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Ethyl acetoacetate

Ethyl acetoacetate
IUPAC name Ethyl 3-oxobutanoate
Other names Acetoacetic acid ethyl ester
Ethyl acetylacetate
3-Oxobutanoic acid ethyl ester
CAS number 141-97-9
RTECS number AK5250000
Molecular formula C6H10O3
Molar mass 130.14 g/mol
Appearance Colourless liquid
with fruit or rum odour
Density 1.021 g/cm3, liquid
Melting point

-45 °C (228 K)

Boiling point

180.8 °C (454.0 K)

Solubility in water 2.86 g/100 ml (20 °C)
Acidity (pKa) 25 (in H2O)
14.2 (in DMSO)
EU classification not listed
NFPA 704
Flash point 70 °C
Related Compounds
Related esters Methyl acetoacetate
Ethyl acetate
Diethyl malonate
Related compounds Acetone
Except where noted otherwise, data are given for
materials in their standard state
(at 25 °C, 100 kPa)

Infobox disclaimer and references

The organic compound ethyl acetoacetate (EAA) is the ethyl ester of acetoacetic acid. It is a solvent, and is used as a chemical intermediate in the production of a wide variety of compounds, such as amino acids, analgesics, antibiotics, antimalarial agents, antipyrene and aminopyrene, and vitamin B1; and also in the manufacture of dyes, inks, lacquers, perfumes, plastics, and yellow paint pigments. Alone, it is used as a flavoring for food.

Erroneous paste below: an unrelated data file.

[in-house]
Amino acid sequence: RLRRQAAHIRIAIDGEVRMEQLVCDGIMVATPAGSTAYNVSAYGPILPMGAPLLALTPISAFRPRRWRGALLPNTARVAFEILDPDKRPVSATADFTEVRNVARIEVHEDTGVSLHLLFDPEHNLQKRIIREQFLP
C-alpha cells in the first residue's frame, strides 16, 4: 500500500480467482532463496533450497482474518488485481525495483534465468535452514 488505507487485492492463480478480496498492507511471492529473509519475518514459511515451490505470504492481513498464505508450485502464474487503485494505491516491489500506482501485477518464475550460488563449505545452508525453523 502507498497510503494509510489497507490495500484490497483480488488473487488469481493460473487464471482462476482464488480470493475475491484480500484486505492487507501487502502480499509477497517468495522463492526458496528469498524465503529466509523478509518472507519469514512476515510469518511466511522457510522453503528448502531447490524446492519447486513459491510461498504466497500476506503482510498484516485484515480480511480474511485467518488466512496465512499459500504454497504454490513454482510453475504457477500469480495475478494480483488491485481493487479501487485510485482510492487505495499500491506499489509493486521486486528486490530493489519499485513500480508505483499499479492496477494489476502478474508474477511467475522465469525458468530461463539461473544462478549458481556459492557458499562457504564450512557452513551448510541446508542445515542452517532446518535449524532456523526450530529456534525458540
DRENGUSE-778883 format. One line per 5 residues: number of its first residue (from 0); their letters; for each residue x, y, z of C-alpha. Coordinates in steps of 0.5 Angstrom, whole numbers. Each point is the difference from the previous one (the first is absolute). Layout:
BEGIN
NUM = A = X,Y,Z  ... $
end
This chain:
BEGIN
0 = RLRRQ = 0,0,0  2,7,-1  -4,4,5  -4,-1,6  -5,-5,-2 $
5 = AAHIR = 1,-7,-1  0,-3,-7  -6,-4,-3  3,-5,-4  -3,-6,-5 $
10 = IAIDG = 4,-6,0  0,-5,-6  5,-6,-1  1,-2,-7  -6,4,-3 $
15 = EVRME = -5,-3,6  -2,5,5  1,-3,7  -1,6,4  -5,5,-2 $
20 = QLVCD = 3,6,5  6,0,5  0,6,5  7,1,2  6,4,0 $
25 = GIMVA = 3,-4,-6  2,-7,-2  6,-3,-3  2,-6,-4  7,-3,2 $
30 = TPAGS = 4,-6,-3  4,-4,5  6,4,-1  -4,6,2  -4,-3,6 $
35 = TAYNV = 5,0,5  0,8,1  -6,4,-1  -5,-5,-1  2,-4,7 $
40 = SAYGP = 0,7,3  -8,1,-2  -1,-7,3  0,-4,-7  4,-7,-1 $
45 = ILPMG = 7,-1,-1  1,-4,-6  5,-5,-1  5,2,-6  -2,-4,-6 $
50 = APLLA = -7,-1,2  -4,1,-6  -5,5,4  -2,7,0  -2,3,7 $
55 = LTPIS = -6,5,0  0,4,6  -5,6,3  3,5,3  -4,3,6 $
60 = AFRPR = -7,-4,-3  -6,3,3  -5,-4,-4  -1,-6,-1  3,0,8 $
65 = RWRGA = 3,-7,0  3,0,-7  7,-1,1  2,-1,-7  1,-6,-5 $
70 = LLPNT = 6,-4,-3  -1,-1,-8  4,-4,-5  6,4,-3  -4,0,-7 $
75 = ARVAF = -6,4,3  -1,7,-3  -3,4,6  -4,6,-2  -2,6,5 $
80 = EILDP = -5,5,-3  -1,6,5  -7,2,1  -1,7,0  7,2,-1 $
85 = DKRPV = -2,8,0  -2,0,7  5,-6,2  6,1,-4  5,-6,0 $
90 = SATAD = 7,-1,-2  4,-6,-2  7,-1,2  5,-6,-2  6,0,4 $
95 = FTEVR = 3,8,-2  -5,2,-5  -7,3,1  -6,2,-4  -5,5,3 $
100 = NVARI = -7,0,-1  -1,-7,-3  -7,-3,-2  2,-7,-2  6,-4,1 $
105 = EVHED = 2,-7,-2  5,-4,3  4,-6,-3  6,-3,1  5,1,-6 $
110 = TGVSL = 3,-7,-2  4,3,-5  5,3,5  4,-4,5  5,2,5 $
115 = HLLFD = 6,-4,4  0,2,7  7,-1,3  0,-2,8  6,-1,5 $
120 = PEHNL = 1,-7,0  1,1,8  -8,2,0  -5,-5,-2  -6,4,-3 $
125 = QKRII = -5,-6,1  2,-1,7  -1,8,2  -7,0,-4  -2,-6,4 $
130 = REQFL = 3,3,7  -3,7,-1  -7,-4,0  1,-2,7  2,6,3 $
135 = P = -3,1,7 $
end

Ethyl acetoacetate may be prepared via the Claisen condensation of ethyl acetate. Two moles of ethyl acetate condense to form one mole each of ethyl acetoacetate and ethanol.

Another method is to use acetyl ketene and ethanol. They directly form ethyl acetoacetate, and the yield is good, so this method is widely used in industry, but acetyl ketene is very dangerous.


Ethyl acetoacetate is often used similar to diethyl malonate in the Malonic ester synthesis or the Knoevenagel condensation. The protons alpha to carbonyl groups are easily deprotonated and than the carbanion formed can undergo nucleophilic substitution. A subsequent thermal decarboxylation is also possible.


Ethyl acetoacetate is an ester of a β-keto carbonic acid and therefore has a strong keto enol tautomery. The enolate forms purple complexes with iron(III) salts:


Carey, Francis A. (2006). Organic Chemistry, Sixth Edition, New York, NY: McGraw-Hill. ISBN 0-07-111562-5. 

This article is licensed under the GNU Free Documentation License. It uses material from the Wikipedia article "Ethyl_acetoacetate". A list of authors is available in Wikipedia.
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